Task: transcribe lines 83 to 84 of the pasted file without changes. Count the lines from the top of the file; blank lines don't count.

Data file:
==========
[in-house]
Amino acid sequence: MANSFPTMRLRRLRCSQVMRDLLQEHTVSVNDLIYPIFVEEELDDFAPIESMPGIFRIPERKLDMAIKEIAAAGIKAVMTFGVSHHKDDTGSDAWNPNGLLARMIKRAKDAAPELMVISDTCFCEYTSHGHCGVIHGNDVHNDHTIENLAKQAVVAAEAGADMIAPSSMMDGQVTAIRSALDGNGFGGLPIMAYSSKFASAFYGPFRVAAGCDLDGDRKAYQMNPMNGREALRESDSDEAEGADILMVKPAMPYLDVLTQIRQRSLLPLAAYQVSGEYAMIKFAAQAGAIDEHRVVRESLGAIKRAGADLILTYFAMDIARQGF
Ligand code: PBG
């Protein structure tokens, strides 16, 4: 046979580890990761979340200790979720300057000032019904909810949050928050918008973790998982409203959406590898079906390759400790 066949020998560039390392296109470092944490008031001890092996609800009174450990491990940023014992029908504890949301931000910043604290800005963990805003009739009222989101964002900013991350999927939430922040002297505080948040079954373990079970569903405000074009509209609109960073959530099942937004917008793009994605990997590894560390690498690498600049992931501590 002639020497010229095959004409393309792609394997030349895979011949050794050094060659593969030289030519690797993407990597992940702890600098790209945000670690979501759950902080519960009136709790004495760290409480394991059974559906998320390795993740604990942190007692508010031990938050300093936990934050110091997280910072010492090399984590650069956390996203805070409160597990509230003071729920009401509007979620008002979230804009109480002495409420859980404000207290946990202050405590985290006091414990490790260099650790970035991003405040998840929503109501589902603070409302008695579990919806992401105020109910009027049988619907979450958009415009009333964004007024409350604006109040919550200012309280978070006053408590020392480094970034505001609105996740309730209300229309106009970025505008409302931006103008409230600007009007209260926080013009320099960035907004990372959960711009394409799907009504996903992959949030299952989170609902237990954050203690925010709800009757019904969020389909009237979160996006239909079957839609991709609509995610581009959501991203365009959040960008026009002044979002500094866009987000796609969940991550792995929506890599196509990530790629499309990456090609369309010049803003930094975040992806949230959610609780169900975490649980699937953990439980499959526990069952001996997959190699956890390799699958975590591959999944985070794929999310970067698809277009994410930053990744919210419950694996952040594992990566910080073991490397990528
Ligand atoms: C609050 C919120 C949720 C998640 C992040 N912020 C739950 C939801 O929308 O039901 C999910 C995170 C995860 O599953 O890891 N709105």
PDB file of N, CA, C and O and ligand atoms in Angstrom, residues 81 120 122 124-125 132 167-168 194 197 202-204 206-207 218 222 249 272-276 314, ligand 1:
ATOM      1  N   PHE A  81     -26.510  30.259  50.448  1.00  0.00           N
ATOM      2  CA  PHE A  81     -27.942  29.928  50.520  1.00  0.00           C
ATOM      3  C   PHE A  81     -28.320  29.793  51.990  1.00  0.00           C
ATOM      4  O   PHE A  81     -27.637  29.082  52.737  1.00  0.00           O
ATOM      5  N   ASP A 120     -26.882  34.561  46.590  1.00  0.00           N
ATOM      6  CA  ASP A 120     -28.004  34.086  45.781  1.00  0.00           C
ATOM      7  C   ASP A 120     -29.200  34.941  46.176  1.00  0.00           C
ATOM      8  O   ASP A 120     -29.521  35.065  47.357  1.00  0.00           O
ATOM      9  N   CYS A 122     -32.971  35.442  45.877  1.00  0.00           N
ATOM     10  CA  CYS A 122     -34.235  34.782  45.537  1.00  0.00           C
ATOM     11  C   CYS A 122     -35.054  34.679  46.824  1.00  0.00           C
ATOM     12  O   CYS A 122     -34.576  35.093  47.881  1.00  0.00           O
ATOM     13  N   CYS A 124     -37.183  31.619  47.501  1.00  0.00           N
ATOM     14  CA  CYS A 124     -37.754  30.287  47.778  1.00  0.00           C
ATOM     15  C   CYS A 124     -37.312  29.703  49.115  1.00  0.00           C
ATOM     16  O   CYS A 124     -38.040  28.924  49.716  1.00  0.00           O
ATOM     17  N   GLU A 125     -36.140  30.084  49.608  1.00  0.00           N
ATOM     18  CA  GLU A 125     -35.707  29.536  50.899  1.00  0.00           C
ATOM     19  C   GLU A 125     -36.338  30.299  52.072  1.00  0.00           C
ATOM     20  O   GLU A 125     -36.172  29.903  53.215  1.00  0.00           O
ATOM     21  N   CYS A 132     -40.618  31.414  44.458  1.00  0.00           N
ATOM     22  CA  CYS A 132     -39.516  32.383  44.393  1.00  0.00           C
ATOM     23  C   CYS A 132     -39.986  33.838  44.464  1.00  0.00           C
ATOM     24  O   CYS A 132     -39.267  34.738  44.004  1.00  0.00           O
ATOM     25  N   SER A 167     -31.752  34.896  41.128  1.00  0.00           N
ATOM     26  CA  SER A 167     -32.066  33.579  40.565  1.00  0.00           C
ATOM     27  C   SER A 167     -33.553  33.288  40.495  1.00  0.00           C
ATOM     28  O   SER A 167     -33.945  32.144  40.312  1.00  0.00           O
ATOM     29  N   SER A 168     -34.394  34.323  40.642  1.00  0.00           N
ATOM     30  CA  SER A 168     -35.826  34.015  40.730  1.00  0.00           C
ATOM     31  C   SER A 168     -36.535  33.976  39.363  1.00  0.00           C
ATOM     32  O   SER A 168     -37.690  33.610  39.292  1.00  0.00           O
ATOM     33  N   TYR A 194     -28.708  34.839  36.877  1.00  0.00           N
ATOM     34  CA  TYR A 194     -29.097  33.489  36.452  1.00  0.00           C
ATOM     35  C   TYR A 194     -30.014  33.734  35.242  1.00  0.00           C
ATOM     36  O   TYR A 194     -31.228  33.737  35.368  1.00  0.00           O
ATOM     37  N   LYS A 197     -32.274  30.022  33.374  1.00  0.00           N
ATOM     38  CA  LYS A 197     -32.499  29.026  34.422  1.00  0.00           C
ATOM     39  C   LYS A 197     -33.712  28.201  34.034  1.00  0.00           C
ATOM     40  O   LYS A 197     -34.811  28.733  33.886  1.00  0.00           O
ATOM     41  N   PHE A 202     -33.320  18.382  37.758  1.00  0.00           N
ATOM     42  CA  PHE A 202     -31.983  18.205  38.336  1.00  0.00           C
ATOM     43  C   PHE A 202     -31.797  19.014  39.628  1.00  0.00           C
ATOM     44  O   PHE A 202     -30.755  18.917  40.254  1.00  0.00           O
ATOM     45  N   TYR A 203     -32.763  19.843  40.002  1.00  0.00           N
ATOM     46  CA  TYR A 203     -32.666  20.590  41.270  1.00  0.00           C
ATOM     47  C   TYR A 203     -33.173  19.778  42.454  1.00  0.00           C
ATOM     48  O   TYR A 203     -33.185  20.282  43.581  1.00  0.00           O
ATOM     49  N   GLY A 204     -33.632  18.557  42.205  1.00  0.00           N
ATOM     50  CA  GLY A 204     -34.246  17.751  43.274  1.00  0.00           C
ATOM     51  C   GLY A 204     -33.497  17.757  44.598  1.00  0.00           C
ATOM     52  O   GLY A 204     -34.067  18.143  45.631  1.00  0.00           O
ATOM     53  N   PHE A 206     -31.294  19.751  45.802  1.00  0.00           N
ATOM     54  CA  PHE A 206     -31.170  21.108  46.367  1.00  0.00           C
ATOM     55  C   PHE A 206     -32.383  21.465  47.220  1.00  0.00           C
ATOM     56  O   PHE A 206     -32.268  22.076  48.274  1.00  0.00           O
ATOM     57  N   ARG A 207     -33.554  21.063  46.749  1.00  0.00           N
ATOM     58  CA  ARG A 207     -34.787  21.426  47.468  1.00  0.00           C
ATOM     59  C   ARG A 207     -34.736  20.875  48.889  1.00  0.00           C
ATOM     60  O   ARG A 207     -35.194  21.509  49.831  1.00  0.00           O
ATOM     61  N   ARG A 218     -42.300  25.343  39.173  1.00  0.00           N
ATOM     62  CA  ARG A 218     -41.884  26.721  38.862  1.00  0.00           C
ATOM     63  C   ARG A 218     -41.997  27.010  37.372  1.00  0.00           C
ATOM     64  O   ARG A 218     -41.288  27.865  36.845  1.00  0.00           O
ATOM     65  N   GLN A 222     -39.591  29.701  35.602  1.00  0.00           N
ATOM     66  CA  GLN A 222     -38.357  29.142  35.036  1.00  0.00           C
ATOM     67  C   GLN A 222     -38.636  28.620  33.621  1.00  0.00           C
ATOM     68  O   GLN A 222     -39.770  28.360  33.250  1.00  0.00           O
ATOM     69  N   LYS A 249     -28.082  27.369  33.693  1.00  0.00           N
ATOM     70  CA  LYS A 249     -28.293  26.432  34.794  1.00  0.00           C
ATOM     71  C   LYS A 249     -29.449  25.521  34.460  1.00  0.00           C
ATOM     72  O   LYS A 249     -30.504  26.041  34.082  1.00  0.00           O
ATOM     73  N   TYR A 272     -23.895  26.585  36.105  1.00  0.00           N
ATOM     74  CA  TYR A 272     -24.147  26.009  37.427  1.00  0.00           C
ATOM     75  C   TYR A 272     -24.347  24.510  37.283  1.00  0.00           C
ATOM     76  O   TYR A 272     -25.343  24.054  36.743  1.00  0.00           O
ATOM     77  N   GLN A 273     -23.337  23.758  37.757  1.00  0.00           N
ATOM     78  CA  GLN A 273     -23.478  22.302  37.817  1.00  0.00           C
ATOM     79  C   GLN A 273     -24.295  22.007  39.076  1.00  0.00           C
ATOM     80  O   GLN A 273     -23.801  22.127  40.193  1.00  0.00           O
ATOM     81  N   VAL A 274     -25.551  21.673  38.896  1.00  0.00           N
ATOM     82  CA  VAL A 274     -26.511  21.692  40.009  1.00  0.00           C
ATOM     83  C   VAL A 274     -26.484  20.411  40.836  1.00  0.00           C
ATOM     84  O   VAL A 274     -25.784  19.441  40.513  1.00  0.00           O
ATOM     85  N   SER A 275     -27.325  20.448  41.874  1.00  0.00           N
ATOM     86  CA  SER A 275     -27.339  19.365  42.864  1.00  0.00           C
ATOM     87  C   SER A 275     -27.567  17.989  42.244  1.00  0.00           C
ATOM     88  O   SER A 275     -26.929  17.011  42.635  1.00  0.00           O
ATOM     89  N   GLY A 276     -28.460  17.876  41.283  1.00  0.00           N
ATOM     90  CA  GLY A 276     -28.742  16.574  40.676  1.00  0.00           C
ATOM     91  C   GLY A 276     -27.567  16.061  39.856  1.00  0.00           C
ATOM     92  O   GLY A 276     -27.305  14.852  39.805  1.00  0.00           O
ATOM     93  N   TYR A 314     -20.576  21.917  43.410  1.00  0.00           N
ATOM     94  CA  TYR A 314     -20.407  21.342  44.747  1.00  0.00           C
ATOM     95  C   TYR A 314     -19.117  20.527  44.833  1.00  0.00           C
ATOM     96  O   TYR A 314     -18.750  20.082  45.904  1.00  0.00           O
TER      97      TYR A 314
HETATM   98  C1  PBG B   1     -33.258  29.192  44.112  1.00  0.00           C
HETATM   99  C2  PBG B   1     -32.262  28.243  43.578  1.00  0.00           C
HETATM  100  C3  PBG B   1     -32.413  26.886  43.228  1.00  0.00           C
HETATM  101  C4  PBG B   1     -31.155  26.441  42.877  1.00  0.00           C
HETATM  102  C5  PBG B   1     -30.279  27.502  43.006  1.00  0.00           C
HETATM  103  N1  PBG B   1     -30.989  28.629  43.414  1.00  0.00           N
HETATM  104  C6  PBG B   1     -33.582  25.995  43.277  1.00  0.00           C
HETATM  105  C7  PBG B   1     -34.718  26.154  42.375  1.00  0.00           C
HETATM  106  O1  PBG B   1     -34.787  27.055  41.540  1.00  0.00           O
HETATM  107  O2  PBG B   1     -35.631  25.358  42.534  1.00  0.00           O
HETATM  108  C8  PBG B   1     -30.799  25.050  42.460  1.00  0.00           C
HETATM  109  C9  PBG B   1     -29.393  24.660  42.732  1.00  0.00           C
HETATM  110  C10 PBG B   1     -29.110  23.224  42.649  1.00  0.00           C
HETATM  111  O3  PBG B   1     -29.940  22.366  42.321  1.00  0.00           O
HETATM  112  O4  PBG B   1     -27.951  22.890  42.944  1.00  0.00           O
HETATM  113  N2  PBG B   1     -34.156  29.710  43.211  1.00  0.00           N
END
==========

ATOM     77  N   GLN A 273     -23.337  23.758  37.757  1.00  0.00           N
ATOM     78  CA  GLN A 273     -23.478  22.302  37.817  1.00  0.00           C